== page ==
HSBC has appointed John Flint as its next chief executive the bank said on Thursday, sticking with a tradition of promoting company insiders to run the firm. Flint, who currently runs HSBC's retail and wealth management business, will start in his new role on Feb. 21, 2018, taking over from current chief executive Stuart Gulliver, who is retiring after seven years in the job. The appointment marks the first major decision taken by the bank's new chairman, former AIA Group chief Mark Tucker, who joined HSBC on Oct. 1 as its first ever externally appointed chairman.
Domino's Pizza Inc, the biggest U.S. pizza delivery chain, reported a better-than-expected quarterly profit on Thursday as the company benefited from higher demand in the United States Same-store sales at company-owned outlets in the United States, Domino's biggest source of store revenue, jumped 8.4 percent in the third quarter ended Sept. 10. This was above the 6.6 percent rise expected by analysts polled by research firm Consensus Metrix. Domino's net income rose to $56.4-million, or $1.18 per share, in the latest reported quarter, from $47.2-million, or 96 cents per share, a year earlier.
Toyota Motor Corp is aiming to halve the number of car models it sells at home by 2025, a person briefed on the matter said – the second time this month that a Japanese auto maker has emerged with plans to sharply scale back in a shrinking domestic market. Car sales in Japan have been on a declining trend for more than two decades as the population rapidly ages and young people are losing interest in car ownership. At the same time, global auto makers are increasingly focusing their R&D efforts on electric cars and self-driving technologies.
Canadian convenience store chain Alimentation Couche Tard Inc. could be in the running to expand its growing global empire after grocery chain Kroger said it was considering selling its network of corner stores. The Cincinnati, Ohio-based chain announced Wednesday its intention to explore "strategic alternatives" for its convenience store business, including a sale it said could attract "premium multiples." Kroger's convenience store business includes 784 locations across 18 states that employ 11,000 people operating under a series of banners. Kroger supermarket fuel centres are not included in the sale. Kroger's shares were down 0.2 per cent in premarket trading Thursday.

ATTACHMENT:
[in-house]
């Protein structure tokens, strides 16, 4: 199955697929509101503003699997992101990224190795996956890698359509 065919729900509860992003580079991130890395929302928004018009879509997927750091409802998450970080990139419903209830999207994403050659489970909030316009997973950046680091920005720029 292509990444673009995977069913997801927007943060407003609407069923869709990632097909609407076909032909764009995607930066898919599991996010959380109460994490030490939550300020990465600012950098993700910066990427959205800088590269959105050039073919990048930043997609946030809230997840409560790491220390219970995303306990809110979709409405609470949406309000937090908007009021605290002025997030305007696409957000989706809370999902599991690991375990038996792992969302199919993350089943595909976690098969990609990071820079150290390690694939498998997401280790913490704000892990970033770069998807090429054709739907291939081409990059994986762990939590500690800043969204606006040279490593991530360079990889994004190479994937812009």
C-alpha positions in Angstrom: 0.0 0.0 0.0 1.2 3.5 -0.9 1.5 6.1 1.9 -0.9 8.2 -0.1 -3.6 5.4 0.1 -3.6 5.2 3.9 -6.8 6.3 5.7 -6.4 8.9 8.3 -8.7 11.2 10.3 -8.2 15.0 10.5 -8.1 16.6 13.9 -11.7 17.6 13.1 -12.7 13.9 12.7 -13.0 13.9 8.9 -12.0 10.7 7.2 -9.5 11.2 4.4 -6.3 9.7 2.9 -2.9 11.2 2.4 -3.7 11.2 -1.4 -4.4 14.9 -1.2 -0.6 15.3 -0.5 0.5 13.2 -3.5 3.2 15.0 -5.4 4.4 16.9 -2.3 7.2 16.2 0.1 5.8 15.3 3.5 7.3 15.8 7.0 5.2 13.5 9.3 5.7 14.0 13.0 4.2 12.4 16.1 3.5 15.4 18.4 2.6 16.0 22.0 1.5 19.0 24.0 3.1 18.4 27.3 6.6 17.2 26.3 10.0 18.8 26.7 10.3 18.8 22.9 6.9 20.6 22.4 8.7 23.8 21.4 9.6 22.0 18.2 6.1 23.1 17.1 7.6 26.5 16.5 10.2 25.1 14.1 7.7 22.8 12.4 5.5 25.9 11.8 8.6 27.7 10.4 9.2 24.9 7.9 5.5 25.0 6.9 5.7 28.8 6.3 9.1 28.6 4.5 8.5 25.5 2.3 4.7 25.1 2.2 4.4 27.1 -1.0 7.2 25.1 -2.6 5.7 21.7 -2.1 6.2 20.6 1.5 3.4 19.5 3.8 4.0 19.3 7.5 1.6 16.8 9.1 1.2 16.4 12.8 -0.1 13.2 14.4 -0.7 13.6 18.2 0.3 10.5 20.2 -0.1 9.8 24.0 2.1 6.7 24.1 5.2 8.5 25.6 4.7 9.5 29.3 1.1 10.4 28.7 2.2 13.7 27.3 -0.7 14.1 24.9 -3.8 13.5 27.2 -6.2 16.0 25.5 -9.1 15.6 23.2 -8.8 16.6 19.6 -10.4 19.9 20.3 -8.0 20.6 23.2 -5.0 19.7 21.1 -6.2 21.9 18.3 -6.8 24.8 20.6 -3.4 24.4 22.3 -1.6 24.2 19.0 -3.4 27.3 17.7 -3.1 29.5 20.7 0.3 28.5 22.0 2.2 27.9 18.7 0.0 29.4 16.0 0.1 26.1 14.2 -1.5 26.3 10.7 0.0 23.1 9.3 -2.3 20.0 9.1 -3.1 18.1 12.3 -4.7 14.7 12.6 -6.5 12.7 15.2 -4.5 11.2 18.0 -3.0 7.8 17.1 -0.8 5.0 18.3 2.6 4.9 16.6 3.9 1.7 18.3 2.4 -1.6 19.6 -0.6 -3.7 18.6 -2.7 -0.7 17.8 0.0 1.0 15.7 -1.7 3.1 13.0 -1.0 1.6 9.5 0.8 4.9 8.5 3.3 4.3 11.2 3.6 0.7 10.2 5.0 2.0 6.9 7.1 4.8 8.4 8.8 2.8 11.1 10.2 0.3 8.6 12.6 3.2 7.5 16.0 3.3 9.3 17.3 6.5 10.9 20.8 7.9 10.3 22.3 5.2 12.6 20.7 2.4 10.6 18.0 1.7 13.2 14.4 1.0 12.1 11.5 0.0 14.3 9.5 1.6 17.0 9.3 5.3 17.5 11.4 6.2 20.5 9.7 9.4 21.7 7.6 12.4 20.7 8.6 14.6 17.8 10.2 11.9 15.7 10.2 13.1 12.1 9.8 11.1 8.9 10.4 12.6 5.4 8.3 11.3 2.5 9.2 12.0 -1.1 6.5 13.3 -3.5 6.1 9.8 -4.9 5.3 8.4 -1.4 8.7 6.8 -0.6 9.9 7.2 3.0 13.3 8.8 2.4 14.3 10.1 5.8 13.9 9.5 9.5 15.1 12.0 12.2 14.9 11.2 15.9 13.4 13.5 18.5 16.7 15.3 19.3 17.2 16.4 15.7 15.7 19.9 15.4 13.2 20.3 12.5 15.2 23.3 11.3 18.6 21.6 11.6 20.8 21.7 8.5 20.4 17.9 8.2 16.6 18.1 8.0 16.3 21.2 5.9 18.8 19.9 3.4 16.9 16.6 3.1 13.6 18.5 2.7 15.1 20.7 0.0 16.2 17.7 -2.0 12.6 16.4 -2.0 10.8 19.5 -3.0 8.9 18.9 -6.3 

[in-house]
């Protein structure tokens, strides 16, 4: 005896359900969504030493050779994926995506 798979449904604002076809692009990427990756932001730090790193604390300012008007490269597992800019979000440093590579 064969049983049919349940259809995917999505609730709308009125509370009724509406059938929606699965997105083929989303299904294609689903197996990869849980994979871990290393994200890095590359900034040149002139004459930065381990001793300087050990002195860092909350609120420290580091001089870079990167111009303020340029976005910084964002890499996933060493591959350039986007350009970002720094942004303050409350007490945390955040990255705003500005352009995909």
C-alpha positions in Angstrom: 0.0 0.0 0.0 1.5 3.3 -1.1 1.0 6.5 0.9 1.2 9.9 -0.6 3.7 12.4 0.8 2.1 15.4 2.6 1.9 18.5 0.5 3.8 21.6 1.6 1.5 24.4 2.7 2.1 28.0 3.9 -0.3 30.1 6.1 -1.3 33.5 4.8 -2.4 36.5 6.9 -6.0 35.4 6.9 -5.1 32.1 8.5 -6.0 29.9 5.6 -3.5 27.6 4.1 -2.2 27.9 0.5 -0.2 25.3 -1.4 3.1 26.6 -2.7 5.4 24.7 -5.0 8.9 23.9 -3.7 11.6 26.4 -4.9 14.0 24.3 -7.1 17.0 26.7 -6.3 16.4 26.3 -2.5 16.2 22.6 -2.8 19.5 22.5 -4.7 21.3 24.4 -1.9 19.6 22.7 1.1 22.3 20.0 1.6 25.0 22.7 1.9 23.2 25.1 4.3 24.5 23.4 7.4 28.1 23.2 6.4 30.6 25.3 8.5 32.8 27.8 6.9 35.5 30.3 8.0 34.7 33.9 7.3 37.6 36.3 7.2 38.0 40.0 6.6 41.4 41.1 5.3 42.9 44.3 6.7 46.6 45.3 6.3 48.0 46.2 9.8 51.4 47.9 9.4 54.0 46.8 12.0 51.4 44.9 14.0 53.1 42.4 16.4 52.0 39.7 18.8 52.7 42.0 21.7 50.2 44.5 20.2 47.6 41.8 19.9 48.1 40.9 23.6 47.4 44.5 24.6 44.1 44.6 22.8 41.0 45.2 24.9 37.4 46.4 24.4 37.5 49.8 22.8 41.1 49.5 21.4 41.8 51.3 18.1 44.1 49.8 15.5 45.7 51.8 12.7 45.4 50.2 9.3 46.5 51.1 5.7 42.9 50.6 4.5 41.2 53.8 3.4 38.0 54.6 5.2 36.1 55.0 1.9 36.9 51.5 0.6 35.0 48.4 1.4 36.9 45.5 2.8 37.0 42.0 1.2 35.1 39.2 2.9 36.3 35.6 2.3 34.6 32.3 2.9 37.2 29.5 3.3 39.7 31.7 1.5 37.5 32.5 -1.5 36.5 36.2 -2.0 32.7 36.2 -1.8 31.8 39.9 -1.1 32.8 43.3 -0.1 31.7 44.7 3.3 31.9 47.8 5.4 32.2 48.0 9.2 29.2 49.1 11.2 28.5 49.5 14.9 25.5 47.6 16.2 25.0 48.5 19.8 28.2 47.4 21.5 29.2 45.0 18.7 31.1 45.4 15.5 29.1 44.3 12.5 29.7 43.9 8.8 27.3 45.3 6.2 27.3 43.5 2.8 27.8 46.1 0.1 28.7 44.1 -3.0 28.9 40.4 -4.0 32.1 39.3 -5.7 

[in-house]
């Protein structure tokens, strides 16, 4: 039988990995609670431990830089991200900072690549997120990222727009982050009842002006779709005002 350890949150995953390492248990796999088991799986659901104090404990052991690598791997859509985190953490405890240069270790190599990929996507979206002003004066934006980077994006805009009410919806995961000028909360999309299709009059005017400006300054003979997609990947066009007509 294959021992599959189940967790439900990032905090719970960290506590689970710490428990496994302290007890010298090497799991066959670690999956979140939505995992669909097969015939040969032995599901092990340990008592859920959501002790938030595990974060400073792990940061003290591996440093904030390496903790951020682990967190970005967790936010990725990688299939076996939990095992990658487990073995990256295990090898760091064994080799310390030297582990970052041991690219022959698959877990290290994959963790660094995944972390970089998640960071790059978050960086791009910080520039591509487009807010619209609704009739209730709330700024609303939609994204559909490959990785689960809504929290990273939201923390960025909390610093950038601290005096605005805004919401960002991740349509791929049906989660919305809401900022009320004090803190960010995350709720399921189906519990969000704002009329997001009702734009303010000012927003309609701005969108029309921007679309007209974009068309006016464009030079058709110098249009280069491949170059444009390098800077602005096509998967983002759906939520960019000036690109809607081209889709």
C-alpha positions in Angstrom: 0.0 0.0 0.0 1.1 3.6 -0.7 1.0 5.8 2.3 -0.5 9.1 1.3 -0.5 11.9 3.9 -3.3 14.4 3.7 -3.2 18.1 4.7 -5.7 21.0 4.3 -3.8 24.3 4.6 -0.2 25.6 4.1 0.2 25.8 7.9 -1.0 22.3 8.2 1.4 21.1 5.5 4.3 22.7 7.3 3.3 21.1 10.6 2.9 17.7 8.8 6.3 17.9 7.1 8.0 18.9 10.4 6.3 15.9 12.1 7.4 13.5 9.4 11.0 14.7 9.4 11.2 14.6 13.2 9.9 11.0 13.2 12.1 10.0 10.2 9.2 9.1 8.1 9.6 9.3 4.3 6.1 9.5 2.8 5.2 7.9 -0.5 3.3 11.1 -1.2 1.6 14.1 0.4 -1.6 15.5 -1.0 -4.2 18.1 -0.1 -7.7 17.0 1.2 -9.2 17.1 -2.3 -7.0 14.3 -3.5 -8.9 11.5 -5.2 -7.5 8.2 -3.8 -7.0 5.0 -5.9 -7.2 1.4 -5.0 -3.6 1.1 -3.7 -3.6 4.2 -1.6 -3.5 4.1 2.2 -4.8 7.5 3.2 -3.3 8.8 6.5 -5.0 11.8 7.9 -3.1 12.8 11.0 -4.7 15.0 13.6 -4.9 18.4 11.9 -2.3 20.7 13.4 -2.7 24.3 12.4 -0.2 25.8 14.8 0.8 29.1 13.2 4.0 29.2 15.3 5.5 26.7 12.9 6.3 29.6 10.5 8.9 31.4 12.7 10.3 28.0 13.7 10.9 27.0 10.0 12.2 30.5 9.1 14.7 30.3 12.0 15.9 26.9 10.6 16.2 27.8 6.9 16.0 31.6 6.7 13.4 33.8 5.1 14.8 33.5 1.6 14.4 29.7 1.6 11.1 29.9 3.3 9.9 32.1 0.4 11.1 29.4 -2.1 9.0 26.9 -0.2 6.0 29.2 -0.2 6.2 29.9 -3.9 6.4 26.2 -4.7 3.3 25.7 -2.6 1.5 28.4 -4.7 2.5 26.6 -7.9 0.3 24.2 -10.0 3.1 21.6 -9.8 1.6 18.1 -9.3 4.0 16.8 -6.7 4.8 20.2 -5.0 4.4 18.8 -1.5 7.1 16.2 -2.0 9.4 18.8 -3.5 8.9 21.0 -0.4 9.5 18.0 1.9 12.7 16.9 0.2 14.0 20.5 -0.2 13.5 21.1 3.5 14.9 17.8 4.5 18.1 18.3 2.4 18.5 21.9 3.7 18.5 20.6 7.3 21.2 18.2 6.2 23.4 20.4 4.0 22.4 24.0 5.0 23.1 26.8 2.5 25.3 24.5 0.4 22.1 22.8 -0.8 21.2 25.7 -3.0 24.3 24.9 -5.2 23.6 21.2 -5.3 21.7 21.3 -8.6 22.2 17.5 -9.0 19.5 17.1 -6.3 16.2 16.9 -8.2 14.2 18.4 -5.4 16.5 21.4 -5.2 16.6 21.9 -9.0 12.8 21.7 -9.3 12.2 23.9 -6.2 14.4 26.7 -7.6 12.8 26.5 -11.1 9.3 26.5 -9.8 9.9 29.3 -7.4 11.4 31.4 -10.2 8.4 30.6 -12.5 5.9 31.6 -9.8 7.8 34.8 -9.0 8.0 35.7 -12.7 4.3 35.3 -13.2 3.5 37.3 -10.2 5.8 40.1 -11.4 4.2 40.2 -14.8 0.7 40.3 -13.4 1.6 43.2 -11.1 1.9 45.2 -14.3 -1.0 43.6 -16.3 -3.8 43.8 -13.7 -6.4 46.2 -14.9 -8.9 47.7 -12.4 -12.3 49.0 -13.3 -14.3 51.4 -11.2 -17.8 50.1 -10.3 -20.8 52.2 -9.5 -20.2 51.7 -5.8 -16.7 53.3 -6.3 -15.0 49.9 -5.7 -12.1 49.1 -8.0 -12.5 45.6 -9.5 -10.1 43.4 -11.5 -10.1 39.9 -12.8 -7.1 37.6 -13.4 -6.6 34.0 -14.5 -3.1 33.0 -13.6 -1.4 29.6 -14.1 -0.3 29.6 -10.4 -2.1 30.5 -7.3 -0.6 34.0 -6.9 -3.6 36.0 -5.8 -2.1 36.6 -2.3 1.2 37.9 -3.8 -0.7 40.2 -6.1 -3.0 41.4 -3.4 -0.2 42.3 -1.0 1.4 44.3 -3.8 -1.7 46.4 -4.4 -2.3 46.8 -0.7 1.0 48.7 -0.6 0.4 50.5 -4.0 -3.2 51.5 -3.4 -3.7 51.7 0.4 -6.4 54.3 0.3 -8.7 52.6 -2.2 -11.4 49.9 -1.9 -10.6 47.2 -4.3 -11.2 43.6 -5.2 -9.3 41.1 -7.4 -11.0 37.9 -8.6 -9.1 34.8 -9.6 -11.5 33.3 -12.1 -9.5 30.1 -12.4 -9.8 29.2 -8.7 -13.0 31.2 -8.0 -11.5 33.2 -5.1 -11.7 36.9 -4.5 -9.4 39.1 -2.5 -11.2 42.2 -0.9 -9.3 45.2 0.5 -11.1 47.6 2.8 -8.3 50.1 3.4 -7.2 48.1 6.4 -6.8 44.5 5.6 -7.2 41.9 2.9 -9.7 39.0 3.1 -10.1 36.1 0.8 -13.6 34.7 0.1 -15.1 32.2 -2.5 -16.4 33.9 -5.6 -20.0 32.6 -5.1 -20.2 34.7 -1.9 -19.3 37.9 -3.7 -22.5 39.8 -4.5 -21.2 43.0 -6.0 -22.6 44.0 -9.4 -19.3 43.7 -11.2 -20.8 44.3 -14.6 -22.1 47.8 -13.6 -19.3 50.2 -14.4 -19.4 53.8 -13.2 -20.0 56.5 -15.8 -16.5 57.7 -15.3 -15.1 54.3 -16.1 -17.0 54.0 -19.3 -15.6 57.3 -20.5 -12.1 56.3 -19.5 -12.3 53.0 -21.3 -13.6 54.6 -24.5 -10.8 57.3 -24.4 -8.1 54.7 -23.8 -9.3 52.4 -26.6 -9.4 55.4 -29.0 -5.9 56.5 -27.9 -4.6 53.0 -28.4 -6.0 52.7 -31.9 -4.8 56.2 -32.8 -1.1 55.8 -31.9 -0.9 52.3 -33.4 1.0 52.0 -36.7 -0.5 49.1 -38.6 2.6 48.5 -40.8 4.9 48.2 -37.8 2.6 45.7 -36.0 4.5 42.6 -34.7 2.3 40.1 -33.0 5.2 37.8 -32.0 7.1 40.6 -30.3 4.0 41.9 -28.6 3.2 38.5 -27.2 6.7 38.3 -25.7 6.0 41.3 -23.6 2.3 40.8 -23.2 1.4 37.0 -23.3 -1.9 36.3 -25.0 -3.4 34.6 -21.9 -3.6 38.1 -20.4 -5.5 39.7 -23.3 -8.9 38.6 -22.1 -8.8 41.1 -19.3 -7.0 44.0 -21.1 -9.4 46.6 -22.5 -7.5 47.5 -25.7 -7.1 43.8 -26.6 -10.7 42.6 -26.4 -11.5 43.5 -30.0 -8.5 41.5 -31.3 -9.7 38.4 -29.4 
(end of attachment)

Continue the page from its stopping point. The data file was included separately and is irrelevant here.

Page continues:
Citigroup Inc. reported third-quarter earnings of $4.13 billion or $1.42 per share. The results exceeded Wall Street expectations. The average estimate of eight analysts surveyed by Zacks Investment Research was for earnings of $1.32 per share. The U.S. bank posted revenue of $18.17 billion, surpassing Street forecasts of $17.71 billion. Its shares rose 0.3 per cent in premarket trading.
JPMorgan Chase & Co. third-quarter profits rose 7 per cent from a year earlier, as the bank as able to increase revenue in its consumer banking business even though the company saw a sizeable drop in trading revenue in the quarter. The biggest bank by deposits and assets said Thursday that it earned a profit of $6.73 billion, or $1.76 per share, compared with $6.29 billion, or $1.58 a share, in the same period a year earlier. The results beat analysts' forecast of $1.65 a share, according to FactSet. Its shares rose 0.5 per cent in premarket trading.
AT&T fell more than 1 per cent after the company said its third-quarter results took a hit from the string of hurricanes.
J.Jill plunged 39 per cent after the women's fashion retailer slashed its third-quarter forecast.
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Statistics Canada said Thursday that prices for new homes were unchanged in 15 of the 27 census metropolitan areas surveyed, including what have been Canada's two hottest housing markets—Toronto and Vancouver. For Toronto, this was the third consecutive month with no change. In Vancouver, this was the first month of no price change, following five consecutive monthly increases. Nationally, new home prices edged up 0.1 per cent in August, the agency said.
The number of Americans filing for unemployment benefits fell to more than a one-month low last week as claims in Texas and Florida continued to decline after being boosted by Hurricanes Harvey and Irma, Reuters reports. Initial claims for state unemployment benefits decreased 15,000 to a seasonally adjusted 243,000 for the week ended Oct. 7, the lowest level since late August, the Labor Department said on Thursday. Data for the prior week was revised to show 2,000 fewer applications received than previously reported.
Also: G20 Finance Ministers and Central Bank Governors Meeting in Washington, D.C. (through Friday)
With files from Reuters